Here’s an example: The use of a helper is a principle that enhances performance rather than reducing it. It is applied to a specific player within the problem setup, either to a person being helped or to a process where assistance is provided. The solution principle “lower the aim,” which means aiming for less and thereby increasing the chances of success, is not applied to an individual player but to the problem itself.

We formulate coaching questions based on the principles.

As mentioned earlier, in this final step, it is necessary to translate the abstractly formulated principles into concrete form. This allows us to connect them with our specific problem case and ultimately generate concrete solution ideas. This translation into concrete form happens when we formulate coaching questions based on the principles. Ideally, these coaching questions should provoke numerous creative and directly applicable solution ideas.

Experience has shown that individuals who are new to this method tend to ask closed questions, such as “Is this service provider replaceable?” or “Can you obscure and hide this?” Resist this impulse and, in most cases, stick to asking open questions, as I will demonstrate in the following examples.

But before we get to the examples, one more thing: During the conversation with you, the problem expert will use their own wording. They will name things in a way that sounds good to them and expresses their intended meaning. My advice is not to consciously or unconsciously replace their formulations with your own, thinking they might be better. Instead, use the problem expert’s phrasing. In the end, the formulations need to work for them when it comes to generating the best solution ideas.

Examples of open questions
The following examples illustrate the nature of these questions and, in particular, how they begin. These questions are somewhat simplified.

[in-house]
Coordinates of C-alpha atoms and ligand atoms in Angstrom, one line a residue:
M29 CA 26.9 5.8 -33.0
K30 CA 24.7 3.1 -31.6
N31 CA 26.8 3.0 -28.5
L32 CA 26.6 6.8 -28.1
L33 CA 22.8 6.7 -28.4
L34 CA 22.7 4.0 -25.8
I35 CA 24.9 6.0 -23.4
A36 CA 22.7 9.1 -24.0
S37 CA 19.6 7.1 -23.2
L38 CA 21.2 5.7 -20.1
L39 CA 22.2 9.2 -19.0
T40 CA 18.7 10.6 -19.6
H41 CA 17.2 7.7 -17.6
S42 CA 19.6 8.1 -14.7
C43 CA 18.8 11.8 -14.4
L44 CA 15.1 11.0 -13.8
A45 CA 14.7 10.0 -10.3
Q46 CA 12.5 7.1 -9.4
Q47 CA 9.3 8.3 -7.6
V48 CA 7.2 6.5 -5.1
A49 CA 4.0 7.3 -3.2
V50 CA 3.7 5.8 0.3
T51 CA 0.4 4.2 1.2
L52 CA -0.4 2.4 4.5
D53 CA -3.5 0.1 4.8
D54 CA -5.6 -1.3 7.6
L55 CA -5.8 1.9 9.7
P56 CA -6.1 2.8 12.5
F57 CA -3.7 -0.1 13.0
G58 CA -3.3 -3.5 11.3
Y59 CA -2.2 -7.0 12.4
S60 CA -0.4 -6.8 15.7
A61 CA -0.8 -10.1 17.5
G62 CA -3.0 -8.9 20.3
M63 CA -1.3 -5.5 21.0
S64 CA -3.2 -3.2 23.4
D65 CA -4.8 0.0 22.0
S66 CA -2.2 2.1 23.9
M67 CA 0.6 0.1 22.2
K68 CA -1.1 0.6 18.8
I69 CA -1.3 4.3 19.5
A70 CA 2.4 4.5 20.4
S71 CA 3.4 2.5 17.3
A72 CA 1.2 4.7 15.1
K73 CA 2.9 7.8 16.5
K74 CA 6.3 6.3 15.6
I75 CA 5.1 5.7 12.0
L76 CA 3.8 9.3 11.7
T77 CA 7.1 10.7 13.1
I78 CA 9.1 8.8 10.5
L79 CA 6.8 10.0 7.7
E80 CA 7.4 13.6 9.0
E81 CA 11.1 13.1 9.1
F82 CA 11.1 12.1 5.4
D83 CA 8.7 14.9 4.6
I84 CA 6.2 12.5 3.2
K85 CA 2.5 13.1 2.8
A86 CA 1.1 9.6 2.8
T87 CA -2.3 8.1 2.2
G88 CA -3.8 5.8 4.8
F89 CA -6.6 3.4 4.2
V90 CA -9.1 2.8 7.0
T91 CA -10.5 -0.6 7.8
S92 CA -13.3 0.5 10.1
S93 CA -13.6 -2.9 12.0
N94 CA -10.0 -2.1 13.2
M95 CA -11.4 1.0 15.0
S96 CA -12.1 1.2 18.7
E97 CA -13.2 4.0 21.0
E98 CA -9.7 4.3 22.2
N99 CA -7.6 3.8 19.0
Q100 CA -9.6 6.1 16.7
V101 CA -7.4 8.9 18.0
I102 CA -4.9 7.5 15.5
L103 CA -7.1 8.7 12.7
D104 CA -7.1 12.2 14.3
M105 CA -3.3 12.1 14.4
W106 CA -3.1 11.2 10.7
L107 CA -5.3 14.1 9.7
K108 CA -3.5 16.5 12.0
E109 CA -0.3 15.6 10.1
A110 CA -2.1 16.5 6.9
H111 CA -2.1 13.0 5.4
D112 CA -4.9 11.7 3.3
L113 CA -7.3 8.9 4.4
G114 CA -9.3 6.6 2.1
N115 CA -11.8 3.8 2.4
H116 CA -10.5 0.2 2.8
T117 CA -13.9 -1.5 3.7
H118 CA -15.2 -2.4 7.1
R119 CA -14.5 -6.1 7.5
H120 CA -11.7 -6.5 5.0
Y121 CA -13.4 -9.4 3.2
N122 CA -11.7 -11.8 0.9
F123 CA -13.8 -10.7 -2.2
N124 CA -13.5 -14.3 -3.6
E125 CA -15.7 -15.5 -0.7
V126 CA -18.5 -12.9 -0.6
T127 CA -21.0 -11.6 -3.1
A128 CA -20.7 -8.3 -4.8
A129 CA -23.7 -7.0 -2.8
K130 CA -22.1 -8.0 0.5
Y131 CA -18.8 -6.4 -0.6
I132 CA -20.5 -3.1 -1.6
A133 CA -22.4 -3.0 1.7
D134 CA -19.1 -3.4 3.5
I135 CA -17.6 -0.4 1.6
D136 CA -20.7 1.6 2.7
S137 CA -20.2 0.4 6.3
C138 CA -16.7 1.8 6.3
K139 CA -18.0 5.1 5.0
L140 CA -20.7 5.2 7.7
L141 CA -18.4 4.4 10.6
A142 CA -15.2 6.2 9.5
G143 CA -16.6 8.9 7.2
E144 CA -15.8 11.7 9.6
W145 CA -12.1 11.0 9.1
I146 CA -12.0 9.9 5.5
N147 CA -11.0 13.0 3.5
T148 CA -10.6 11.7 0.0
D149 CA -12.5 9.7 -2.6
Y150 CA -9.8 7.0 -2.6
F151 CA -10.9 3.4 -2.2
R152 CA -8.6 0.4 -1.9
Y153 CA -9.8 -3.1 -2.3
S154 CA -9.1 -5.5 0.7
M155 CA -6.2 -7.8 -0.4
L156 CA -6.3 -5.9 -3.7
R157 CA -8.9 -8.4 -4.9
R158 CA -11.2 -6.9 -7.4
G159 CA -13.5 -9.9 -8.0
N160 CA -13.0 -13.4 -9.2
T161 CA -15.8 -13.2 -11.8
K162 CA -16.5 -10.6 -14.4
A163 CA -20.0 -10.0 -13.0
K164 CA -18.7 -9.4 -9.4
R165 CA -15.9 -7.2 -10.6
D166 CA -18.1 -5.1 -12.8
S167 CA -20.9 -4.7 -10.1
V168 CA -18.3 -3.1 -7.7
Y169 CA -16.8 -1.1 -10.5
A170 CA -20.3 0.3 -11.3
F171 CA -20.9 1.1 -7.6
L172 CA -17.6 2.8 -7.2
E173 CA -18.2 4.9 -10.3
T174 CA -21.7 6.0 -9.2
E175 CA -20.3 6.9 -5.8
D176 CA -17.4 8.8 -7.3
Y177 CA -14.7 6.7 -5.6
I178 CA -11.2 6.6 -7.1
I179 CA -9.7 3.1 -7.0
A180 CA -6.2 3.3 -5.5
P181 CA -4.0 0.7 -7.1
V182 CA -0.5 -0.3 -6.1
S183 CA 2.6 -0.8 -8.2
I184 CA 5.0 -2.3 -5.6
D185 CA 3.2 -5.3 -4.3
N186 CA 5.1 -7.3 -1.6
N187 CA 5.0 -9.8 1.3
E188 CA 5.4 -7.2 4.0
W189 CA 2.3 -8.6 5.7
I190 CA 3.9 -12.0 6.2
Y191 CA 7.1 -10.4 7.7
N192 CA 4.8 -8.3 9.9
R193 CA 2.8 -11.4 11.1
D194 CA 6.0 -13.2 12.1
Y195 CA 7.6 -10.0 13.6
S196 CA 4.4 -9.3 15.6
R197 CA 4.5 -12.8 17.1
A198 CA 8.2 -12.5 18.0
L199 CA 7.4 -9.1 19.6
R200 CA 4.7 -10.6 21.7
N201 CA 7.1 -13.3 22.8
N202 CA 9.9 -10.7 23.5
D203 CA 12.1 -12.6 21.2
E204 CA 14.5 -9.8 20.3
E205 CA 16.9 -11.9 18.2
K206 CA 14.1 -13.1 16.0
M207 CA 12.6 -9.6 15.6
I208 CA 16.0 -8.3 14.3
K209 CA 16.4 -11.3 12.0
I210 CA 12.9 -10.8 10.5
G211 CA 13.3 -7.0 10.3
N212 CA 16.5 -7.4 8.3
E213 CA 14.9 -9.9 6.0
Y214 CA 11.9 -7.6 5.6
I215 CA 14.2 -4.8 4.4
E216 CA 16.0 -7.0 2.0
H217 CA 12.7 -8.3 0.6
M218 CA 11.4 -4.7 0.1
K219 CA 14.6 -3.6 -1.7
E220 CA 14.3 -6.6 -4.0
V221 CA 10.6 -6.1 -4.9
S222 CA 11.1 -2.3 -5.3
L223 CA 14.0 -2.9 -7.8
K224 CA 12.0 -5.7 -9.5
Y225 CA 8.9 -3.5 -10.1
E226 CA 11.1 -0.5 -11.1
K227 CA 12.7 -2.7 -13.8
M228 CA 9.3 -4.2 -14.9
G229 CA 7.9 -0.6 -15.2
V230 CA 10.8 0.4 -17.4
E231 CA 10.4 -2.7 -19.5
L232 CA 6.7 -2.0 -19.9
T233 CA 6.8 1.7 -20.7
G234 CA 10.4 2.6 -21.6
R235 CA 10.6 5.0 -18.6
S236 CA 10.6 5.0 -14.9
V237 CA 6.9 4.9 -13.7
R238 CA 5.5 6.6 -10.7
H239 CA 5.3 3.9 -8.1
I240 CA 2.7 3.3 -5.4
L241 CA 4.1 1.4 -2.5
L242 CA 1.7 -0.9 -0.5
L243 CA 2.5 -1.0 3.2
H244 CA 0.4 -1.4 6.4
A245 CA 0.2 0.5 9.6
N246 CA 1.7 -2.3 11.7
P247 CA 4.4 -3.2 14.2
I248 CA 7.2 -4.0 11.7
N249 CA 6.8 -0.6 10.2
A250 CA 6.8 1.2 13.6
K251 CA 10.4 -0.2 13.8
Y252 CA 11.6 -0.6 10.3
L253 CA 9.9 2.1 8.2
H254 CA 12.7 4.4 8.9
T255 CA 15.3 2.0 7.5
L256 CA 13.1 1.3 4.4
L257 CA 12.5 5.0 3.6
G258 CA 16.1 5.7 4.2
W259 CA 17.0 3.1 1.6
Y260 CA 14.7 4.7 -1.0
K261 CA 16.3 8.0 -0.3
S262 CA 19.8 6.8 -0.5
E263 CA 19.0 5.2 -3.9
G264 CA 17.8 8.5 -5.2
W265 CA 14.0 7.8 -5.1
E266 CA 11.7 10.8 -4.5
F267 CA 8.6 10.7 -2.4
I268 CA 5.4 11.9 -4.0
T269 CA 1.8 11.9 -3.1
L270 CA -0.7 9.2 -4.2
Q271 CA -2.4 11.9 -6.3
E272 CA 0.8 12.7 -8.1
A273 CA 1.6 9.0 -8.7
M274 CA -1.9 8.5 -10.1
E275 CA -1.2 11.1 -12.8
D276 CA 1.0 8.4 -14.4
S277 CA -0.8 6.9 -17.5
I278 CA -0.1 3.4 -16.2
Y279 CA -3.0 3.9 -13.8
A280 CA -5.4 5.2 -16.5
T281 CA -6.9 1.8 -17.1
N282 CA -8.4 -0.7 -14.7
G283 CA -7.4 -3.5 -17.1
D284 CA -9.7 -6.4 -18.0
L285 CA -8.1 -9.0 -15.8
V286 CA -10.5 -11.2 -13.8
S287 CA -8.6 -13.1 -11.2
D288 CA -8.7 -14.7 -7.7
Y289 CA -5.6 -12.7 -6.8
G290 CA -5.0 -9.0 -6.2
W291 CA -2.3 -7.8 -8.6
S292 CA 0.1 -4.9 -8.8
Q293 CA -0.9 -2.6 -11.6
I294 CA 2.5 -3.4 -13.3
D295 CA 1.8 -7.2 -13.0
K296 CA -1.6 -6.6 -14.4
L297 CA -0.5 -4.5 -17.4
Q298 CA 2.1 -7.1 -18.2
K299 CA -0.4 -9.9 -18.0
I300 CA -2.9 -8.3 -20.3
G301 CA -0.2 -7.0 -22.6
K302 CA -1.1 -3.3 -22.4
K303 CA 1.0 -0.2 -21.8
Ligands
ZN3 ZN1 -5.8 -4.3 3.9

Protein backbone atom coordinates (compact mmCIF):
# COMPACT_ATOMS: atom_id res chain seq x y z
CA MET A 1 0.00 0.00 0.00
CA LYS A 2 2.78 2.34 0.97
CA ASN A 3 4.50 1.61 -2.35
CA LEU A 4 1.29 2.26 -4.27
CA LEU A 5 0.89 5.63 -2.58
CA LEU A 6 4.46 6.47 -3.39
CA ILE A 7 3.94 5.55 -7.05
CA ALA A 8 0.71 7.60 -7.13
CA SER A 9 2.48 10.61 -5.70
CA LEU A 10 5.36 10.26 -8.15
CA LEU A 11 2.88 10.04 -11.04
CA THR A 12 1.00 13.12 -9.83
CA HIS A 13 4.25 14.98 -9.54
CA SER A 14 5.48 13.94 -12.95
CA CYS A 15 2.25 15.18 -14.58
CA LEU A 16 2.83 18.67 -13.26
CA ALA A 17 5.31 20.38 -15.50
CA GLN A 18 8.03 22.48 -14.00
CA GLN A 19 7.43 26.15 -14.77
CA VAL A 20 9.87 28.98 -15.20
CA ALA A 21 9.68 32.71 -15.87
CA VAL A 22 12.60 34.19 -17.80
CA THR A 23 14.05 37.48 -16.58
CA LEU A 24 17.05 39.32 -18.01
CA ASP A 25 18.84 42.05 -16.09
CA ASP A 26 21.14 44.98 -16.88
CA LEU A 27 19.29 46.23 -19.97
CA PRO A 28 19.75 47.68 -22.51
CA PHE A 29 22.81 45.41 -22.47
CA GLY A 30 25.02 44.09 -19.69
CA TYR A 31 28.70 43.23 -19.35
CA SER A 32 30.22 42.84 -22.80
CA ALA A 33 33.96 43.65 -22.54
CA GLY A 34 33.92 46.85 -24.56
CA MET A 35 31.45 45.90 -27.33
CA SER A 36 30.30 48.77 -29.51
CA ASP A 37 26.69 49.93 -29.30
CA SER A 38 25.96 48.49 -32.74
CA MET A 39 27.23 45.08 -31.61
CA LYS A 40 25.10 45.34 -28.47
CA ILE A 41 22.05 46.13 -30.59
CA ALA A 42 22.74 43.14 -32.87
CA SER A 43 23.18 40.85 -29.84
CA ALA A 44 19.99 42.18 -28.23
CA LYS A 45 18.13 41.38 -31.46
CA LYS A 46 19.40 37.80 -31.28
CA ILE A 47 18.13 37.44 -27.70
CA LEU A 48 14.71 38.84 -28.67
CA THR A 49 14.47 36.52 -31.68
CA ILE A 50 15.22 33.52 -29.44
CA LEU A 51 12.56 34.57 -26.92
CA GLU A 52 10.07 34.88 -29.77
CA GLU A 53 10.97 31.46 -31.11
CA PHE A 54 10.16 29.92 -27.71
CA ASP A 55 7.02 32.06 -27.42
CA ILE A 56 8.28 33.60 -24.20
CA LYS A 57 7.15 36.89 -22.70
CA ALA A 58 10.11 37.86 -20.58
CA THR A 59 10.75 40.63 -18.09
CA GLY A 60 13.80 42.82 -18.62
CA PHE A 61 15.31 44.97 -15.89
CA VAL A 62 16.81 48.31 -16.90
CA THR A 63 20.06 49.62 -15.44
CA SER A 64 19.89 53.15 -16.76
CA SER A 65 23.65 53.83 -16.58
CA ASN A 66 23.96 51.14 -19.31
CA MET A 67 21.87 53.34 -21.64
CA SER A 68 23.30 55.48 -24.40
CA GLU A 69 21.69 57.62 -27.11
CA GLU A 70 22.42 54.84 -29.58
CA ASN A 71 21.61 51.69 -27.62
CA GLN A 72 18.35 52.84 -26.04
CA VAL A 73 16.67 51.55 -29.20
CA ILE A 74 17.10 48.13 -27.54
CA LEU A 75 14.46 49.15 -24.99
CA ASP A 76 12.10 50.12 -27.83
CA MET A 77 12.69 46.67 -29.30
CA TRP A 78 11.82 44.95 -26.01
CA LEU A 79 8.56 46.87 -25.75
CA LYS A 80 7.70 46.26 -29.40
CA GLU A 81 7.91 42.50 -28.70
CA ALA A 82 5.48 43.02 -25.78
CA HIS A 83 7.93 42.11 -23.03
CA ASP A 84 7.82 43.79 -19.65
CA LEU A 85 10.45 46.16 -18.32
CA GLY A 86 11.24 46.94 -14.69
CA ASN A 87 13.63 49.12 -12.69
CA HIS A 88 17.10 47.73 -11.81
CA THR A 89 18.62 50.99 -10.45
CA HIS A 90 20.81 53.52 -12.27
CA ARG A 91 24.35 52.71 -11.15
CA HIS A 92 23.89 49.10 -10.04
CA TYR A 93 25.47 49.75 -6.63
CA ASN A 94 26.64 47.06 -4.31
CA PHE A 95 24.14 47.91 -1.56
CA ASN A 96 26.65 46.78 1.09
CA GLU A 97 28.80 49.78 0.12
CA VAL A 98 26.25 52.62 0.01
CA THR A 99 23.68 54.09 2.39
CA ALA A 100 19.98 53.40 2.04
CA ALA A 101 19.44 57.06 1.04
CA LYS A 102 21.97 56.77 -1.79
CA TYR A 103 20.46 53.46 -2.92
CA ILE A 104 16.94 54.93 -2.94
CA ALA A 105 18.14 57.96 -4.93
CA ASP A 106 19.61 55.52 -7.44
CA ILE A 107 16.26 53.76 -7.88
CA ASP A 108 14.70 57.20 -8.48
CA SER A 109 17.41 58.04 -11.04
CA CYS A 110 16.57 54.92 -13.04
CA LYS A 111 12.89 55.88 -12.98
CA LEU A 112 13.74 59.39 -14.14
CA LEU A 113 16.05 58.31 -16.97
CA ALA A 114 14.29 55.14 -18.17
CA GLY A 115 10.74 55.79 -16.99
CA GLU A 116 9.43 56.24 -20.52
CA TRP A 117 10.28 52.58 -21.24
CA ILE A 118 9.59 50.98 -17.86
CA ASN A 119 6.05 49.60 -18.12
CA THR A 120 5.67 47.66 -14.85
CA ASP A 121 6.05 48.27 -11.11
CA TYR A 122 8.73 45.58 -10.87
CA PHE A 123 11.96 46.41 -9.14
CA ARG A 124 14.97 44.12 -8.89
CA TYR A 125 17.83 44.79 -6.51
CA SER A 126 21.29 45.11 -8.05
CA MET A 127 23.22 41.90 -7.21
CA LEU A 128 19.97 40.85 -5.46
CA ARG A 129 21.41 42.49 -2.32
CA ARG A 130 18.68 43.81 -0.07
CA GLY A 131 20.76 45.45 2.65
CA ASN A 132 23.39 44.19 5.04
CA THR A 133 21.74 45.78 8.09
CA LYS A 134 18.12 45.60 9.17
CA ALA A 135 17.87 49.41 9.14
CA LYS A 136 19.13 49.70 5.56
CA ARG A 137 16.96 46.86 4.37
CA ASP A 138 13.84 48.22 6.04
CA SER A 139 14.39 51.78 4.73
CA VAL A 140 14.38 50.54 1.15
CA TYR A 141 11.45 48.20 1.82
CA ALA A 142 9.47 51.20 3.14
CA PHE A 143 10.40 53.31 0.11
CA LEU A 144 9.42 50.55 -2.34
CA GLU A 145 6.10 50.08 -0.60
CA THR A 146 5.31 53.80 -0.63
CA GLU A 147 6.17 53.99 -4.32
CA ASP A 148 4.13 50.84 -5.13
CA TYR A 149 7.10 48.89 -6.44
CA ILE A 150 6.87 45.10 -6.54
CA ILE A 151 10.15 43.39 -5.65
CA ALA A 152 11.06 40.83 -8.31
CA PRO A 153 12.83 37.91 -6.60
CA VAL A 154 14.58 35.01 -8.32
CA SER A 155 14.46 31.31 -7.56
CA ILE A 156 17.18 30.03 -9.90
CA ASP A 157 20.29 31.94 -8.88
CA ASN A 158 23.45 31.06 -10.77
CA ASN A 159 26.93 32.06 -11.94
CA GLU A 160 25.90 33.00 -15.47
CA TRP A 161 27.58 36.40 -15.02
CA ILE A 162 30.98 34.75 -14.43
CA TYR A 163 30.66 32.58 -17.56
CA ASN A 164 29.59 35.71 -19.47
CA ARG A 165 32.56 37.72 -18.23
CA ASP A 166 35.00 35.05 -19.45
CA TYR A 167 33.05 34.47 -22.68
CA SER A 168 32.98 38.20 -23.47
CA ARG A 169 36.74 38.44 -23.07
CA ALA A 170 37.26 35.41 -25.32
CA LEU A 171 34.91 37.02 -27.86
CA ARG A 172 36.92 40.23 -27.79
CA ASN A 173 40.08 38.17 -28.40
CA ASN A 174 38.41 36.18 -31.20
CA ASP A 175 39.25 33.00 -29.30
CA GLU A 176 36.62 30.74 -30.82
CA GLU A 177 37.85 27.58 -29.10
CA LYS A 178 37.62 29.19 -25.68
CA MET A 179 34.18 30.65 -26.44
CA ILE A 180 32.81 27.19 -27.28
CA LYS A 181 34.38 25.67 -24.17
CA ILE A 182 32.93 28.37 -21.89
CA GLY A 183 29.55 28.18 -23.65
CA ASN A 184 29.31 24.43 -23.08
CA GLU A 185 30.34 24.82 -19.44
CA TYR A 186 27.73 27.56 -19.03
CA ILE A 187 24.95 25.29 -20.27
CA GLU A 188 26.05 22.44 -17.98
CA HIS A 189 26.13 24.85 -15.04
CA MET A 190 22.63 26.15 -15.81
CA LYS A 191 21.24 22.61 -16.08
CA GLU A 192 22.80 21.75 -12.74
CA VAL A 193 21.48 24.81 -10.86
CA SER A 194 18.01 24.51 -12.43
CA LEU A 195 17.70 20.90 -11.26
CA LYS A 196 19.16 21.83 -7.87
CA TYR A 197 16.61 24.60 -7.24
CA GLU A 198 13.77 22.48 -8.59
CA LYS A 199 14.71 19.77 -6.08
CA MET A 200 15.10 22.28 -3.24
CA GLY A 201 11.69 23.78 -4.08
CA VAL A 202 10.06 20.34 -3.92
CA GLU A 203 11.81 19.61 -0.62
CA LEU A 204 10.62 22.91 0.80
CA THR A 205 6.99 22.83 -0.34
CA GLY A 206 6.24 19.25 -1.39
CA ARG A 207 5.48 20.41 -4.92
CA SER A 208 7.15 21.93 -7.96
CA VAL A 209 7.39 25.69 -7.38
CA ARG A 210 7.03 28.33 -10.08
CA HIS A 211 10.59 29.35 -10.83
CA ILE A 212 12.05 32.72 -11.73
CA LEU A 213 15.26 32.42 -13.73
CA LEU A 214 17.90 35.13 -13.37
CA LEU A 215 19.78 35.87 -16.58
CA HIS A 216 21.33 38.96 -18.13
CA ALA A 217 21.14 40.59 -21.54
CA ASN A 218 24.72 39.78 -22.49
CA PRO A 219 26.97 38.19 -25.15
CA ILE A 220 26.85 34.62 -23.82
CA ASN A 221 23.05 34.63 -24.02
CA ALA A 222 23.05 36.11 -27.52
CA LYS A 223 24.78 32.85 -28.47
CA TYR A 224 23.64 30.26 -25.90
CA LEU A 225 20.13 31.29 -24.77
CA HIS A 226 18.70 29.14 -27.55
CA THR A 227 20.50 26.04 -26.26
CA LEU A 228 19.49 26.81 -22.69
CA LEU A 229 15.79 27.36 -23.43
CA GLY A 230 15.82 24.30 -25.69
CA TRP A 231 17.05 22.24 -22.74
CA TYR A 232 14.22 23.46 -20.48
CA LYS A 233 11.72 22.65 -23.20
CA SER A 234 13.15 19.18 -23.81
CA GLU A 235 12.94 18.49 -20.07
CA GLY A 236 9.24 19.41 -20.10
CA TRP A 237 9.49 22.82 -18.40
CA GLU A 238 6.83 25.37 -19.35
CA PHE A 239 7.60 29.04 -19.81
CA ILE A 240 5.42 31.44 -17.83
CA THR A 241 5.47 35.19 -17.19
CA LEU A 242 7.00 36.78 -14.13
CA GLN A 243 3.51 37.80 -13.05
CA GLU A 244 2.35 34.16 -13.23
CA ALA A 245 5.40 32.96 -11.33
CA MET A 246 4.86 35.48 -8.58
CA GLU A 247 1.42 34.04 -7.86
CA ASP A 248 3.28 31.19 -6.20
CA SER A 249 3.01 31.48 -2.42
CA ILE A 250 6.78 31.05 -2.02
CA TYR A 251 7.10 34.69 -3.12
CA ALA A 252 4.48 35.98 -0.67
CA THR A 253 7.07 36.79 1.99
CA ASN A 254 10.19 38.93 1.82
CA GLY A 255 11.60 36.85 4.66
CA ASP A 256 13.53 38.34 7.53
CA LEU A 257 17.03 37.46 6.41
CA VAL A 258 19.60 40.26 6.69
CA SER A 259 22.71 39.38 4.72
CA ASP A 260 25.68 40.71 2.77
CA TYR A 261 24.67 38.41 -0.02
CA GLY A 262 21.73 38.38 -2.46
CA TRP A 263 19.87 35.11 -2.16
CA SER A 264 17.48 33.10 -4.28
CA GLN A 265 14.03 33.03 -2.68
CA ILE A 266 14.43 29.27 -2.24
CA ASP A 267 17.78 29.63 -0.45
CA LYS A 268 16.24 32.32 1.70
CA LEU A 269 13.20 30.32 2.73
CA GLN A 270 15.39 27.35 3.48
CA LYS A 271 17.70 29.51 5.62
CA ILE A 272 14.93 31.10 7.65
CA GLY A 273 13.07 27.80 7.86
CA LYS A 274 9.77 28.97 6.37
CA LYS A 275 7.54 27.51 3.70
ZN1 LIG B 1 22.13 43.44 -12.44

• Who comes to mind as a potential helper?
  • What could you use as a countermeasure?
  • What would it mean to perform this activity in a different location?
  • At what other time could you perform this activity?
  • How would it be beneficial to simulate the process first?
  • What would it look like if you simulate the process first?

Each of these questions assumes a specific context in which it is asked. For example, when asking the last question, it should be clear what the process is that should be simulated.

In this way, you go through each solution principle that you previously sorted as potentially applicable. Some solution principles may be discarded shortly after formulating the questions or even before if it becomes clear that they lead nowhere. Some solution principles may immediately lead to interesting ideas, while others you may want to set aside and formulate a similar or different coaching question in another 15 minutes.

In any case, it is important that either you or the problem expert take notes on the resulting solution ideas. Later on, you will refine, discard, prioritize, copy, and hopefully implement these ideas successfully.

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Get the book!

My book “Problem Solving for Professionals” has all the details. I launched it in Summer 2022, and you can order it from Amazon.